Personnel: Geddy Lee (vocals, synthesizer, bass guitar); Alex Lifeson (acoustic guitar, electric guitar); Neil Peart (drums, electronic percussion).
PRESTO was the first Rush album to be co-produced by the band and Rupert Hine (Tina Turner, Stevie Nicks, Howard Jones). Thus, it should come as no surprise that PRESTO is very melodic and one of Rush's most commercial efforts. But the playing is still top notch, and the group creates a very open and straightforward sound--due to cutting back on keyboards and synthesized sounds (which were prominent on the majority of their recordings from the '80s).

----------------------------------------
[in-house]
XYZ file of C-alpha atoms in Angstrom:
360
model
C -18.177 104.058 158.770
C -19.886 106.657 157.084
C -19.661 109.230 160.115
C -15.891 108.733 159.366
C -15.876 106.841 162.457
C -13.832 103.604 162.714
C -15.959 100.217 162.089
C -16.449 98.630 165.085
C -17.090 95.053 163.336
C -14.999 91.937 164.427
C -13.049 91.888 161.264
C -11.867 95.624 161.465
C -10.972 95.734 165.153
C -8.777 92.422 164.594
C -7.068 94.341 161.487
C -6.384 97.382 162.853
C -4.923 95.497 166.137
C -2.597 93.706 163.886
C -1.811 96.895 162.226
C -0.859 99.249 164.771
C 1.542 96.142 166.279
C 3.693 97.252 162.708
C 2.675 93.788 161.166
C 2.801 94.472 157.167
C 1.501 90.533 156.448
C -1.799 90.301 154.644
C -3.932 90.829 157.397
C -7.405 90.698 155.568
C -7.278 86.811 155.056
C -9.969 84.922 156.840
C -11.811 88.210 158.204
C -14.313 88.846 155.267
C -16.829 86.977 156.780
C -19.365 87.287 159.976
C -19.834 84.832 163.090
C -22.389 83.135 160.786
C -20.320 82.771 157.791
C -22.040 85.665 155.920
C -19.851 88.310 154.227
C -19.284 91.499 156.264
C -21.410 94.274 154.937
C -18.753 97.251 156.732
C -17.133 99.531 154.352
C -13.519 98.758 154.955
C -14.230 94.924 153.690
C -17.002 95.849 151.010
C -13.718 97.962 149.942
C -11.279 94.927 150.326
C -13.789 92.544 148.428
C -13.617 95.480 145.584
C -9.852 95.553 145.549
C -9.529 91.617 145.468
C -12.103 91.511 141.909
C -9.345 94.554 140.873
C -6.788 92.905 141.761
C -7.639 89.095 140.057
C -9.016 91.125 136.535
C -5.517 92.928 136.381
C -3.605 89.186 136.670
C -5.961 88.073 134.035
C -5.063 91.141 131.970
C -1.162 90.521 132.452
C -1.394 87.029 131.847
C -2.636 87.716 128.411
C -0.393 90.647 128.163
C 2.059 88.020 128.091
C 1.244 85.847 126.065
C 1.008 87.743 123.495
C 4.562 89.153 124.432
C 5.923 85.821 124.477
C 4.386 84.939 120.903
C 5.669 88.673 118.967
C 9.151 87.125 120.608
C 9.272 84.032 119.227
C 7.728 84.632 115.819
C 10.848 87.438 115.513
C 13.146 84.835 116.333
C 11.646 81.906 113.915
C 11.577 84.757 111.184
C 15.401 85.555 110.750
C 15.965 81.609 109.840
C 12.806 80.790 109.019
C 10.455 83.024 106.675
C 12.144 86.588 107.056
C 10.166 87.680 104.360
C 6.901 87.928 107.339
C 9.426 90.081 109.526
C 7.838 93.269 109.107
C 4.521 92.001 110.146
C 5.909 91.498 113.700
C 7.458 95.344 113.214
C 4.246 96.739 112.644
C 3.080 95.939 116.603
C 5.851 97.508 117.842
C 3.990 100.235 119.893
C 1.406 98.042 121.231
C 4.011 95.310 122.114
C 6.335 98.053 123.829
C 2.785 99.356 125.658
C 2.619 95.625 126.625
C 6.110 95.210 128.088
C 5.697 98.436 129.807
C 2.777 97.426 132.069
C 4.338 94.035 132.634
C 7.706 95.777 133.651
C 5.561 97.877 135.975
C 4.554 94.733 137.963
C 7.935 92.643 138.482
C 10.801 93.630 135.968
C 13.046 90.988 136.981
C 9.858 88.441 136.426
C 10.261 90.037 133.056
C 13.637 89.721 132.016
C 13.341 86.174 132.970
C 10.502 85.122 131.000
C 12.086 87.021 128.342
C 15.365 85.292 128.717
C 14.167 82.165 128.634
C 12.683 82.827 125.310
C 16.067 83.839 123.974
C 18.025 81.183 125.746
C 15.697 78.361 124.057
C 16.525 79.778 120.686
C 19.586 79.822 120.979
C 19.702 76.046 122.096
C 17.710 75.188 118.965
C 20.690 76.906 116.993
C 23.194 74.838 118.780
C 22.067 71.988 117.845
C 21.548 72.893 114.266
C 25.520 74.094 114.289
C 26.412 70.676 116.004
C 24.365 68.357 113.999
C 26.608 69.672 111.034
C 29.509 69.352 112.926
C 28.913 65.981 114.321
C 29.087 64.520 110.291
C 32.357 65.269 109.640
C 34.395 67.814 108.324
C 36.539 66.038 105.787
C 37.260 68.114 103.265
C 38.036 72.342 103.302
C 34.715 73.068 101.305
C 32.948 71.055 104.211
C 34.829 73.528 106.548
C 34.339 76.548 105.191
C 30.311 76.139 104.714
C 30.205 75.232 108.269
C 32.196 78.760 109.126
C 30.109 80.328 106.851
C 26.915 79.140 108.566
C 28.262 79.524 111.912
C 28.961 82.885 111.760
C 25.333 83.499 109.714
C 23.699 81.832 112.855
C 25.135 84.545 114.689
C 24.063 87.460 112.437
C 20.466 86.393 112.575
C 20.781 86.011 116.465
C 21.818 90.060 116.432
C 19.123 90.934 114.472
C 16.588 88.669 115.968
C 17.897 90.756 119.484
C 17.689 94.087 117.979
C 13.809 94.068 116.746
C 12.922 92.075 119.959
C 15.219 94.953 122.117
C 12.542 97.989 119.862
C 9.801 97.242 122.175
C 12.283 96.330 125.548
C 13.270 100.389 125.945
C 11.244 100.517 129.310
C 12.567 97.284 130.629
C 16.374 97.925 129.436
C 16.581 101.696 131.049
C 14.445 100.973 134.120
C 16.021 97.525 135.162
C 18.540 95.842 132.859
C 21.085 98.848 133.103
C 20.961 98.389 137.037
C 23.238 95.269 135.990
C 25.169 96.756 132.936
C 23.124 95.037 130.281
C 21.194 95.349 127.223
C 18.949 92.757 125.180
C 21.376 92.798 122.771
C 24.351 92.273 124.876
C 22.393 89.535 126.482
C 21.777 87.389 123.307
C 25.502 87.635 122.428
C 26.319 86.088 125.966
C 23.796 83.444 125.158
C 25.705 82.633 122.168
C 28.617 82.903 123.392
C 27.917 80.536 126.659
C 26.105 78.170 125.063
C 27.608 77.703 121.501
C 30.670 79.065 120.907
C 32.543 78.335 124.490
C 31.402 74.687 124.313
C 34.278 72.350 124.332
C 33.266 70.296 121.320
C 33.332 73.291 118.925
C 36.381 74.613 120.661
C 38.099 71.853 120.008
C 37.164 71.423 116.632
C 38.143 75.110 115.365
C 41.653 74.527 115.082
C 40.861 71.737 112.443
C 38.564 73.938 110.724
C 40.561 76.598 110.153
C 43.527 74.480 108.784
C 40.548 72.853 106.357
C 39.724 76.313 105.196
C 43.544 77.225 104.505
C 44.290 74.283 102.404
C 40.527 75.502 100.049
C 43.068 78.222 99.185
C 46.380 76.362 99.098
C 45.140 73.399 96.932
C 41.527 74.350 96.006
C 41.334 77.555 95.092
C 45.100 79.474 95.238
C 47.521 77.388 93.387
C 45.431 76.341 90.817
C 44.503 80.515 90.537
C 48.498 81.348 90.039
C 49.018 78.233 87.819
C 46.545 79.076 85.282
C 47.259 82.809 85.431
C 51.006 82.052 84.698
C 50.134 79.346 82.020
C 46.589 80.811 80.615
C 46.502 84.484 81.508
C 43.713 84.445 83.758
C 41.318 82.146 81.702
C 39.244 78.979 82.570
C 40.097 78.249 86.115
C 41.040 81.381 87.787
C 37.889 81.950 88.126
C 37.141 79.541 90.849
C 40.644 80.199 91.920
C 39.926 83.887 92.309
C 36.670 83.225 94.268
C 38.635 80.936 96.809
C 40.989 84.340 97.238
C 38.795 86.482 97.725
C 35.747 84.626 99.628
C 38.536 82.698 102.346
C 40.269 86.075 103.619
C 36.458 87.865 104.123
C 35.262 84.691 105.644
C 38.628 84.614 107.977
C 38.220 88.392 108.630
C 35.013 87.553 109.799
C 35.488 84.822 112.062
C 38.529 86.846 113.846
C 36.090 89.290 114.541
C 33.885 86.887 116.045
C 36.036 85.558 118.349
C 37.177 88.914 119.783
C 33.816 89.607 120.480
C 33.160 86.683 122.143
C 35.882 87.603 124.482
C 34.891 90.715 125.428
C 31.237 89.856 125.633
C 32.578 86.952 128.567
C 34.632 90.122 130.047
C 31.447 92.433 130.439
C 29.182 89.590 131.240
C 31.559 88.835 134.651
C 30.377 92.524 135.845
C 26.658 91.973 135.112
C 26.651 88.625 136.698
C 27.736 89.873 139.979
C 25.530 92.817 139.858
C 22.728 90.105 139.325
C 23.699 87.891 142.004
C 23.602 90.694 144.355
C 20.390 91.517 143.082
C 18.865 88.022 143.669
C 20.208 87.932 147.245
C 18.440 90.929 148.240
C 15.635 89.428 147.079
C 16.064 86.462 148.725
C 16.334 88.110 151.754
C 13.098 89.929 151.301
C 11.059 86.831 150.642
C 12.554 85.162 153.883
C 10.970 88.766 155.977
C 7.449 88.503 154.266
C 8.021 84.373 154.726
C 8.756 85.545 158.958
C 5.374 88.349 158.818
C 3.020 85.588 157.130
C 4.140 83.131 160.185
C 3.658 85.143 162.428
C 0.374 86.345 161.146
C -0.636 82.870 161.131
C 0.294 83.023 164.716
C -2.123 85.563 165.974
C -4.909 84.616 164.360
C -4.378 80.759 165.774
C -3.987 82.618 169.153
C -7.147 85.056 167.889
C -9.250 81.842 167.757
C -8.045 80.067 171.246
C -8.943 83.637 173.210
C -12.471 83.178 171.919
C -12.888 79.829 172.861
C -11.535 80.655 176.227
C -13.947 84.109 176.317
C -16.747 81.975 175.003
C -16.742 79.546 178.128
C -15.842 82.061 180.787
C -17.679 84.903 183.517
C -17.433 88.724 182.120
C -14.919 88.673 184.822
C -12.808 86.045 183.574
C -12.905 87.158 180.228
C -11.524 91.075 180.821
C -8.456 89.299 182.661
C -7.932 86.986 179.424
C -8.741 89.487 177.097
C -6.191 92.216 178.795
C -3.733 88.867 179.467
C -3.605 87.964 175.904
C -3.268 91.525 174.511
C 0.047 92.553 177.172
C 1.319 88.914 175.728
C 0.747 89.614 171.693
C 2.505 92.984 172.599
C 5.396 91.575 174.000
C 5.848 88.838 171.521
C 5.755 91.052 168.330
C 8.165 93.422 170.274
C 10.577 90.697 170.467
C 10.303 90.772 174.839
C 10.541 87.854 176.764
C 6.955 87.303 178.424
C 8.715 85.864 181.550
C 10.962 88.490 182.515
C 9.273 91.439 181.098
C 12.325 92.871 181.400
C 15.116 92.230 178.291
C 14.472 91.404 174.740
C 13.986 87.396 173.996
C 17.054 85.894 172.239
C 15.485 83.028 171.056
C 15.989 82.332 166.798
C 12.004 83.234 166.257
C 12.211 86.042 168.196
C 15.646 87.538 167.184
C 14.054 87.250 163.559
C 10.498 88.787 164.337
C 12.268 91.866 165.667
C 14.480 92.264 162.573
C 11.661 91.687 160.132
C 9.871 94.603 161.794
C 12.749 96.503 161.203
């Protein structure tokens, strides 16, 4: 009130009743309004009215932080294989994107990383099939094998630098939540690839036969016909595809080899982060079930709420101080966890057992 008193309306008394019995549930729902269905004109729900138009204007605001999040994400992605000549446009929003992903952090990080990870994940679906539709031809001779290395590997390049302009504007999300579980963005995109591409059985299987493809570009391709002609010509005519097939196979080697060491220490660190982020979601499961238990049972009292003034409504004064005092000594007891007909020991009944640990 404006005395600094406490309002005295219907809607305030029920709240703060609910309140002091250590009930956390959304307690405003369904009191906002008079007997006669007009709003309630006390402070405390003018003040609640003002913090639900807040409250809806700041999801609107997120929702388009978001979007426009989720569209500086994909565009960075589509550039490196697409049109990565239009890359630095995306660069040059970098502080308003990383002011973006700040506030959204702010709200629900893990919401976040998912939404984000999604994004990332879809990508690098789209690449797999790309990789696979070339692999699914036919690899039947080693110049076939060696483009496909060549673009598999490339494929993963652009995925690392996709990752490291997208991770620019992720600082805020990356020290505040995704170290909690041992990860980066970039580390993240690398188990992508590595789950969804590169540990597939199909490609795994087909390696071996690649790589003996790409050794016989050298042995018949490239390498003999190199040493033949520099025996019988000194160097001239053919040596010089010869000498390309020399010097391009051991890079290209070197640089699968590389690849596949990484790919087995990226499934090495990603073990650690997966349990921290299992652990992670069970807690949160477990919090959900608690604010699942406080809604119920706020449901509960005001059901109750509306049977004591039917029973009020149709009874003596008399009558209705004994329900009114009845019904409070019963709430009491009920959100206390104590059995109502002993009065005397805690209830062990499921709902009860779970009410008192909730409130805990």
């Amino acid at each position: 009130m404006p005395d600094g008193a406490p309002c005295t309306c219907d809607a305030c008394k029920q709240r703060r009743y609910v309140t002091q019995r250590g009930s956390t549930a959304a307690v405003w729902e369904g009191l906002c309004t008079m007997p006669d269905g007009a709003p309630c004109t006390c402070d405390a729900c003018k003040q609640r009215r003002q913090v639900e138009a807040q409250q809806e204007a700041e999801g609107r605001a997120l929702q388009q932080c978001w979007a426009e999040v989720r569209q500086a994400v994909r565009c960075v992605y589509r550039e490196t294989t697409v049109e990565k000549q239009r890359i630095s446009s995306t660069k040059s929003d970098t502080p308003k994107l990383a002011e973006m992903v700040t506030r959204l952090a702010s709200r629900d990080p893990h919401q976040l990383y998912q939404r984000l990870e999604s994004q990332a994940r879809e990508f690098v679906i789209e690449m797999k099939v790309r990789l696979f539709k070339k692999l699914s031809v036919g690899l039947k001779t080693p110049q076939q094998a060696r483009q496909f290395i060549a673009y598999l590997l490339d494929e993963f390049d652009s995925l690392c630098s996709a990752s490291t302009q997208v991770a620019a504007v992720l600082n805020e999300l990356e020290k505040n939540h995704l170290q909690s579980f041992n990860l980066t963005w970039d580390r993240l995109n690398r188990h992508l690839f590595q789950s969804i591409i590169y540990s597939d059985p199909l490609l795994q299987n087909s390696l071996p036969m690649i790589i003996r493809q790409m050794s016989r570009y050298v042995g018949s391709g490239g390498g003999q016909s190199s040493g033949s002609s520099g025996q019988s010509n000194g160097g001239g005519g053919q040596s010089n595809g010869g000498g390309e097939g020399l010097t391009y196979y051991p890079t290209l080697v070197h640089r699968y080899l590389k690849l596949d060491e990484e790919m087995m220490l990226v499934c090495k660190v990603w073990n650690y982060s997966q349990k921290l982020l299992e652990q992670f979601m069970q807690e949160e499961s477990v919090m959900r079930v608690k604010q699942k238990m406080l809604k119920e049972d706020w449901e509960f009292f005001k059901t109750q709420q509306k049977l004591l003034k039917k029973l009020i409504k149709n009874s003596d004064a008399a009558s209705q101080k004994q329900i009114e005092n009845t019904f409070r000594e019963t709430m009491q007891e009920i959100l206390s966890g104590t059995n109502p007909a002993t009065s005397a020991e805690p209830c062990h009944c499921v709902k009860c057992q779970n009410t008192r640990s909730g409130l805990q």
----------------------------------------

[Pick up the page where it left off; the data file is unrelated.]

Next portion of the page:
"Show Don't Tell" opens the album on a (lyrical) cautionary note, and contains slight elements of funk-rock throughout (the first time Rush had experimented with this genre on record). The melancholic "The Pass" deals with the controversial subject of teen suicide, while the rocker "Superconductor" encompasses the ups and downs of being a celebrity. Not all of the band's experiments work--"Scars" is the only point on the album where synth sounds take away from the song, while other tracks are a bit too "clean" sounding when compared to past Rush classics. Still, PRESTO showed that Rush was open to trying new ideas in a decade where rock bands were expected to stick to the basics.